Back before we had a blog, we'd include Tips & Tricks in the SketchUpdate e-newsletter we sent (and still send) around every so often. Recently, it occurred to me that some folks might find it useful to have them in a more "readily-bookmarkable" form; namely, this blog. Without further ado, here's the first of our Vintage SketchUp Tips & Tricks. I hope you find it helpful.
They say that imitation is the sincerest form of flattery. They're wrong. The sincerest form of flattery is to find yourself included in a SketchUp model as a 2D Face-Me component. Building photo-real, custom people for SketchUp isn't all that hard; it requires a little bit of time and a photo-editing program like Photoshop, but it's a great way to set your SKP apart from all the others. Including a client's family in a model of their new house is very impressive -- if you're lucky, they'll be too distracted to notice that you had to value-engineer away their swimming pool.
Note: The images that follow were created with SketchUp 5, which used yellow as the default color for selected entities. SketchUp 6 (which is the current version) uses blue.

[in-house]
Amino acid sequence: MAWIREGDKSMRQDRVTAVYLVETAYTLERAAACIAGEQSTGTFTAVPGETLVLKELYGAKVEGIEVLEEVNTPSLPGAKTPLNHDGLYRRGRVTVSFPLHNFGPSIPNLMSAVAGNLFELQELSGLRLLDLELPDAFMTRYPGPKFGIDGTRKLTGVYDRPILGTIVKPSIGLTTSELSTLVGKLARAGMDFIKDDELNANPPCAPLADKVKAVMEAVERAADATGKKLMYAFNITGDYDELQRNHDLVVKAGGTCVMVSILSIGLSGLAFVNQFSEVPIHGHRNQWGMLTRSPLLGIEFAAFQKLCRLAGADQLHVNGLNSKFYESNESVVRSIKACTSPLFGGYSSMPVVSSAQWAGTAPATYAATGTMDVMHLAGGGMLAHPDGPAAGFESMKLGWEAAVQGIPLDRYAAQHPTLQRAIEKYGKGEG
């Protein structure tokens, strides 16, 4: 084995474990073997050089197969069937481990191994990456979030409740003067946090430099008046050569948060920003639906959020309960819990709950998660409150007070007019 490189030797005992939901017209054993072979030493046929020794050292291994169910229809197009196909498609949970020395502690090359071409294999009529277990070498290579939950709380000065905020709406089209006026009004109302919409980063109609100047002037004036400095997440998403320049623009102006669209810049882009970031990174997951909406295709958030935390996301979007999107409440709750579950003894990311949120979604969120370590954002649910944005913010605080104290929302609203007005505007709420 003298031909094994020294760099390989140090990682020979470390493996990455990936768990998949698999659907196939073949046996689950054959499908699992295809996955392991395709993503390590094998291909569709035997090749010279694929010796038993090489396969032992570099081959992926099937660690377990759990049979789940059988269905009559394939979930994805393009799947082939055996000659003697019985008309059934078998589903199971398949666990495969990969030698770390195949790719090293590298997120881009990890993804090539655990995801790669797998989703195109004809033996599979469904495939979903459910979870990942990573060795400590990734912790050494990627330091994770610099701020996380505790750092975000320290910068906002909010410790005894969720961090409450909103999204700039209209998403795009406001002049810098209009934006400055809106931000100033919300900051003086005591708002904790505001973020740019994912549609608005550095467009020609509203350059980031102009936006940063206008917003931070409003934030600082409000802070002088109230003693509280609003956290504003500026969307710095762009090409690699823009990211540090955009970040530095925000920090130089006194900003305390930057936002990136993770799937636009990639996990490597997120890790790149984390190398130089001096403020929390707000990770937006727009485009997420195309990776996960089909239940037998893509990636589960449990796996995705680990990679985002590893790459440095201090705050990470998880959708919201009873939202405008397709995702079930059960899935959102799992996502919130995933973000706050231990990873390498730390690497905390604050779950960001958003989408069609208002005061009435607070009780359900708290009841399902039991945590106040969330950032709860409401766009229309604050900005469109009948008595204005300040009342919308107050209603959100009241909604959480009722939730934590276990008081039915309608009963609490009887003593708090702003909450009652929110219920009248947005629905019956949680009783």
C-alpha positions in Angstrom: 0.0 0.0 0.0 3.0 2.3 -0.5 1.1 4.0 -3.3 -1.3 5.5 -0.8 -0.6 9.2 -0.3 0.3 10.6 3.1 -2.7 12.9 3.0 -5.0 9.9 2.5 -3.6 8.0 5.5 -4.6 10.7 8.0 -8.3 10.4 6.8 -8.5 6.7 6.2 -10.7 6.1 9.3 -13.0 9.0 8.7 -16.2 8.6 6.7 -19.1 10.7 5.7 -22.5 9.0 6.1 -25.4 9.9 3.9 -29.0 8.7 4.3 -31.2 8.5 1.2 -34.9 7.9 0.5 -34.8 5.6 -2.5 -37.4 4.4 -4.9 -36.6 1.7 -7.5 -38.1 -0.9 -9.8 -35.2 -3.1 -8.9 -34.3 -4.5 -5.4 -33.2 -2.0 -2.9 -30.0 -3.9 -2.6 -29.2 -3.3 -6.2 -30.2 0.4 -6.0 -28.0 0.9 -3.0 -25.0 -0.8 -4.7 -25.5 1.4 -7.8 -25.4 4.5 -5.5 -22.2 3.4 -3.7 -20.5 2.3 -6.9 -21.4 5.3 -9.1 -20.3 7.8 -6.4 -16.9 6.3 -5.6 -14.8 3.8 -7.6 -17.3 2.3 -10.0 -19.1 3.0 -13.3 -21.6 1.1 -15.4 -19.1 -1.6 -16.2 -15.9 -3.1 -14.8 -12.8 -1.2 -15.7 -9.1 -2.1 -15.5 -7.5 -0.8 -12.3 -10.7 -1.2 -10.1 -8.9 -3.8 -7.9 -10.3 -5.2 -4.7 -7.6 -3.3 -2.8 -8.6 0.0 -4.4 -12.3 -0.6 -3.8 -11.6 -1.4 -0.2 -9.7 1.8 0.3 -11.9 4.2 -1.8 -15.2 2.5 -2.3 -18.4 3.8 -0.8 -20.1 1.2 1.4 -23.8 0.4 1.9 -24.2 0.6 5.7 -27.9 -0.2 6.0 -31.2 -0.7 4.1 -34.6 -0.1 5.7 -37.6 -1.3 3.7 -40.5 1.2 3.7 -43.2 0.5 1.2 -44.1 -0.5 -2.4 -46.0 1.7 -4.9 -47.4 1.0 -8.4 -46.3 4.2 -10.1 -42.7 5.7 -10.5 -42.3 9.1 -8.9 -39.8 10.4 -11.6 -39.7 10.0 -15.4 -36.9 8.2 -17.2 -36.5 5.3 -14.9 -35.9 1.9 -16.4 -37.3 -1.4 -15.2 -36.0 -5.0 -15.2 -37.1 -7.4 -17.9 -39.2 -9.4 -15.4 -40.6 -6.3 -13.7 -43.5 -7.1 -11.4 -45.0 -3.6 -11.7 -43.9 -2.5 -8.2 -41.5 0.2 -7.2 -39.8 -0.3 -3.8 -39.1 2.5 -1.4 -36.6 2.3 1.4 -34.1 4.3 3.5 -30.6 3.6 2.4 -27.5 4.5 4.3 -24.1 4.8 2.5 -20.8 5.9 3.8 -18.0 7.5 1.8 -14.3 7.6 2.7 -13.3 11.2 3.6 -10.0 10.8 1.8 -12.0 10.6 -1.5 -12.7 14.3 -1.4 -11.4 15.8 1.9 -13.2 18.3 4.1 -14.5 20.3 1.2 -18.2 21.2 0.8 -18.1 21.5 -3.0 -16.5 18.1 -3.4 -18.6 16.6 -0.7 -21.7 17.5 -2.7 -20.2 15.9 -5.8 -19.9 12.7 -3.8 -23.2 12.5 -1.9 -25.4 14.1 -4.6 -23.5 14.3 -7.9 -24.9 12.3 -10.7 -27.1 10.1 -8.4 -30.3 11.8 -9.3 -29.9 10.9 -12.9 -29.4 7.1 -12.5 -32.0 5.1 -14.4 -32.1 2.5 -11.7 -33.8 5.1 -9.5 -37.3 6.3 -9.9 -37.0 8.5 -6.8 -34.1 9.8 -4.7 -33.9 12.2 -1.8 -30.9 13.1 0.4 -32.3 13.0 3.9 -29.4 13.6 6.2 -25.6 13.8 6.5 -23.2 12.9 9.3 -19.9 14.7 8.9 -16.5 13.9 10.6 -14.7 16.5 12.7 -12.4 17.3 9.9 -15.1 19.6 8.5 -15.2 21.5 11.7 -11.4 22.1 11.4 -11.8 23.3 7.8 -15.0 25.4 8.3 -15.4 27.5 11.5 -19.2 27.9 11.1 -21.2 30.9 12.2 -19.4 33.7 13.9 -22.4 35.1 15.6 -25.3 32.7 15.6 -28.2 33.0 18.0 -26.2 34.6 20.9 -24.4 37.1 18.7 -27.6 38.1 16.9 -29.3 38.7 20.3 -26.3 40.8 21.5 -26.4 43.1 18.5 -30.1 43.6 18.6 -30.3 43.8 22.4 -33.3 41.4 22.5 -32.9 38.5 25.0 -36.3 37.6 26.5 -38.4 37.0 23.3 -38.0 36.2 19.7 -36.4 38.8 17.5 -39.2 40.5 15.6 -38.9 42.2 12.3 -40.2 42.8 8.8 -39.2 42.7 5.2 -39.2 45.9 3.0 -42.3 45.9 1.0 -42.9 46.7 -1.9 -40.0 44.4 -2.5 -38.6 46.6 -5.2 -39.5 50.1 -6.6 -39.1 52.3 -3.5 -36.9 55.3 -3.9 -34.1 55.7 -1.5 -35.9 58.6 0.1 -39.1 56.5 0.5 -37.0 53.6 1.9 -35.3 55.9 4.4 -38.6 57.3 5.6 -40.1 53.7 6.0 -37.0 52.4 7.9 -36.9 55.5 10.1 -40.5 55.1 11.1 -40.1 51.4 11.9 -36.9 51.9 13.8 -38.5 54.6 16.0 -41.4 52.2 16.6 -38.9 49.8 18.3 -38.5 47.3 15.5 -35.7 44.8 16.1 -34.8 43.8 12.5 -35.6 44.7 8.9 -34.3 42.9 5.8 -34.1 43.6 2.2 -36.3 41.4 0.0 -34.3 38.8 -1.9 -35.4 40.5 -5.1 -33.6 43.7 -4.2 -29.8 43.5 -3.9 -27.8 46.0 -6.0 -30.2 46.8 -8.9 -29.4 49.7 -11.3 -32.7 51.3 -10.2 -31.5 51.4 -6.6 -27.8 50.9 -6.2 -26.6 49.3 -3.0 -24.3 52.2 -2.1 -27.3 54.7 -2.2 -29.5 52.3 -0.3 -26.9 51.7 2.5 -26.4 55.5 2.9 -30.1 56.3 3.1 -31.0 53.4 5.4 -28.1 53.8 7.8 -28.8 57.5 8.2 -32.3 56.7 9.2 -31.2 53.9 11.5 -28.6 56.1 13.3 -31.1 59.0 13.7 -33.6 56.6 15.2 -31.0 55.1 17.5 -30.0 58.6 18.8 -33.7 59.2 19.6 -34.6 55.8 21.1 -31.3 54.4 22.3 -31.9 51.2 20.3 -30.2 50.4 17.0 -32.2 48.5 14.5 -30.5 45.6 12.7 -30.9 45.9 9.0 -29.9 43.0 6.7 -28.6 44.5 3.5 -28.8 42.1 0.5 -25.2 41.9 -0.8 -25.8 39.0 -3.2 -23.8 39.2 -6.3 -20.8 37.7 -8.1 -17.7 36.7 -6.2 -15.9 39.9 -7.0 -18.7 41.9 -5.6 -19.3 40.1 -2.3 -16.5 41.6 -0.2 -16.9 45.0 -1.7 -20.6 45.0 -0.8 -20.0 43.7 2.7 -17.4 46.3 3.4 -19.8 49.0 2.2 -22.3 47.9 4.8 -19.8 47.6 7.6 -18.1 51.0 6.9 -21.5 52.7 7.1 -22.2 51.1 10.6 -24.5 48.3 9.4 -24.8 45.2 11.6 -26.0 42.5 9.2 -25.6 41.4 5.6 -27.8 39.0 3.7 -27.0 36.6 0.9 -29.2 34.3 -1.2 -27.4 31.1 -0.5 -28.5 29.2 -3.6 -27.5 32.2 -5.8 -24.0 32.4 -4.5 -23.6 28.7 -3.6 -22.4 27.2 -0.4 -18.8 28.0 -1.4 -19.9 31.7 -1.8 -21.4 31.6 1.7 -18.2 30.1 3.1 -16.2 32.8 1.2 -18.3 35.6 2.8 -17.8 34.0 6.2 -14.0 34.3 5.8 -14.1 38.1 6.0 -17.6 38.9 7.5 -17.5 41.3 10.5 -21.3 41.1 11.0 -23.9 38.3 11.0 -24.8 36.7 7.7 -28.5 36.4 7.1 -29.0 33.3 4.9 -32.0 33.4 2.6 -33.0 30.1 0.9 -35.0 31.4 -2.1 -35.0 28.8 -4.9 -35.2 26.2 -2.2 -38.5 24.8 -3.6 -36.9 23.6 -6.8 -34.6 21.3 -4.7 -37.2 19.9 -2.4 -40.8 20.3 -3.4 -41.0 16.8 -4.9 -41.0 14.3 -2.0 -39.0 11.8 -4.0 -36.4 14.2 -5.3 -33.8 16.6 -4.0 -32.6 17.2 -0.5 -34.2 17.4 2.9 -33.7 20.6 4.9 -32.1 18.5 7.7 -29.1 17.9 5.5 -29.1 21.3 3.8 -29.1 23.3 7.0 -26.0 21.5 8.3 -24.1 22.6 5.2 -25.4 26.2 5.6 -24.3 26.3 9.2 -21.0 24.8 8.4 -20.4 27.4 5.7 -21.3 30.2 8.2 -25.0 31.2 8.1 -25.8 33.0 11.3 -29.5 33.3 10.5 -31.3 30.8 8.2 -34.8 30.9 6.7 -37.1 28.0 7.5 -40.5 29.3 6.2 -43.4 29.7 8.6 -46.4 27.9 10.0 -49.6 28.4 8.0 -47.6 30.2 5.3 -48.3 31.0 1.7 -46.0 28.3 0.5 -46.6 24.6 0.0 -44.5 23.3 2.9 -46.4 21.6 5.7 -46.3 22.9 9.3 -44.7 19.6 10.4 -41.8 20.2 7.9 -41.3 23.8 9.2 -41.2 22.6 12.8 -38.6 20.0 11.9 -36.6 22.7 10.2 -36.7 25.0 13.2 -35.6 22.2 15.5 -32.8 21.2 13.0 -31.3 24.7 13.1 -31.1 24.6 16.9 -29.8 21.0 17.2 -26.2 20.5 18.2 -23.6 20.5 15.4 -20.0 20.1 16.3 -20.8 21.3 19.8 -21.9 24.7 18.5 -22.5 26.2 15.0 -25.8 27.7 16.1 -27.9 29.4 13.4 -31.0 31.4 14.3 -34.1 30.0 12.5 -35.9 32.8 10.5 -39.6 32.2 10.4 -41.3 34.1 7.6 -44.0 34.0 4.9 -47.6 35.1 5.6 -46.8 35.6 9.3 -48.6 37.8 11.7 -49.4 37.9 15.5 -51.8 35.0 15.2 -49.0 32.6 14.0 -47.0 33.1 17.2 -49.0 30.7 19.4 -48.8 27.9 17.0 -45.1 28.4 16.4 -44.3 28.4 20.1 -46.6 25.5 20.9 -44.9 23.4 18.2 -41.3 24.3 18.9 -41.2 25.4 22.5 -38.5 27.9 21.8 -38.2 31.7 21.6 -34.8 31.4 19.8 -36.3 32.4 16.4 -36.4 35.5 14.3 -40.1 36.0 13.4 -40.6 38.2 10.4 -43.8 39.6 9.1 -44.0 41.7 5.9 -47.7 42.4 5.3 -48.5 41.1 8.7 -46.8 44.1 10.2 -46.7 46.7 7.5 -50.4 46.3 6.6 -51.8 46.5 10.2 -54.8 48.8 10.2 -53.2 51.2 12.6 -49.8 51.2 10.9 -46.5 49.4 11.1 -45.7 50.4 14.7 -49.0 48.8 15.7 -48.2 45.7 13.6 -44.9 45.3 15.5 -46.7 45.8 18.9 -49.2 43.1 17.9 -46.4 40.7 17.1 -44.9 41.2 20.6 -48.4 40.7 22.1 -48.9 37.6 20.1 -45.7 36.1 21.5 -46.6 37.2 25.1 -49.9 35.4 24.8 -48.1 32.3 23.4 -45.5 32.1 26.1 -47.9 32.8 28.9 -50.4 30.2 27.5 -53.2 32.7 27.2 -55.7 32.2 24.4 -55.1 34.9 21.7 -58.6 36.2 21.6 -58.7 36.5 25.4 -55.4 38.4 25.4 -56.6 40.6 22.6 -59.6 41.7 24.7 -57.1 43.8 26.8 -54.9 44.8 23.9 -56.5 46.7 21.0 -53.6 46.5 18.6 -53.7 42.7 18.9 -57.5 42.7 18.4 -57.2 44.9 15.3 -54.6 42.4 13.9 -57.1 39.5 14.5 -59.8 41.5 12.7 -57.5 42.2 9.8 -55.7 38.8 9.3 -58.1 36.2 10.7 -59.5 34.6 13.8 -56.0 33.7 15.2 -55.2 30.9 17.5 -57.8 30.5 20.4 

Step 1: Making 2D Face-Me people is easier if you start off with the right kind of picture.
Step 2: Use photo-editing software (such as Photoshop) to cut out your subject, then save the image as a PNG with a transparent background. This earlier post contains instructions on how to do so.
Step 3: In SketchUp, Import the PNG you just created into a new file. Make sure that "Use As Image" is selected in the Import dialog box before you click Import. Set it down on the ground, but don’t worry about how big it is.
Step 4: Make sure your figure is perpendicular to the green axis, then create a Face-Me component by selecting “Always face camera” in the Make Component dialog box.
Step 5: Resize your person to be the correct height by using the Tape Measure tool.
Step 6: Hide the edges of your new component and orbit around to see if it works. Then turn on shadows...
Step 7: Roughly cut out your person, erasing some edges and hiding others. The resulting outline is surprisingly convincing.
Step 8: The final result can be stored in your Components library, ready to be accessed in any model.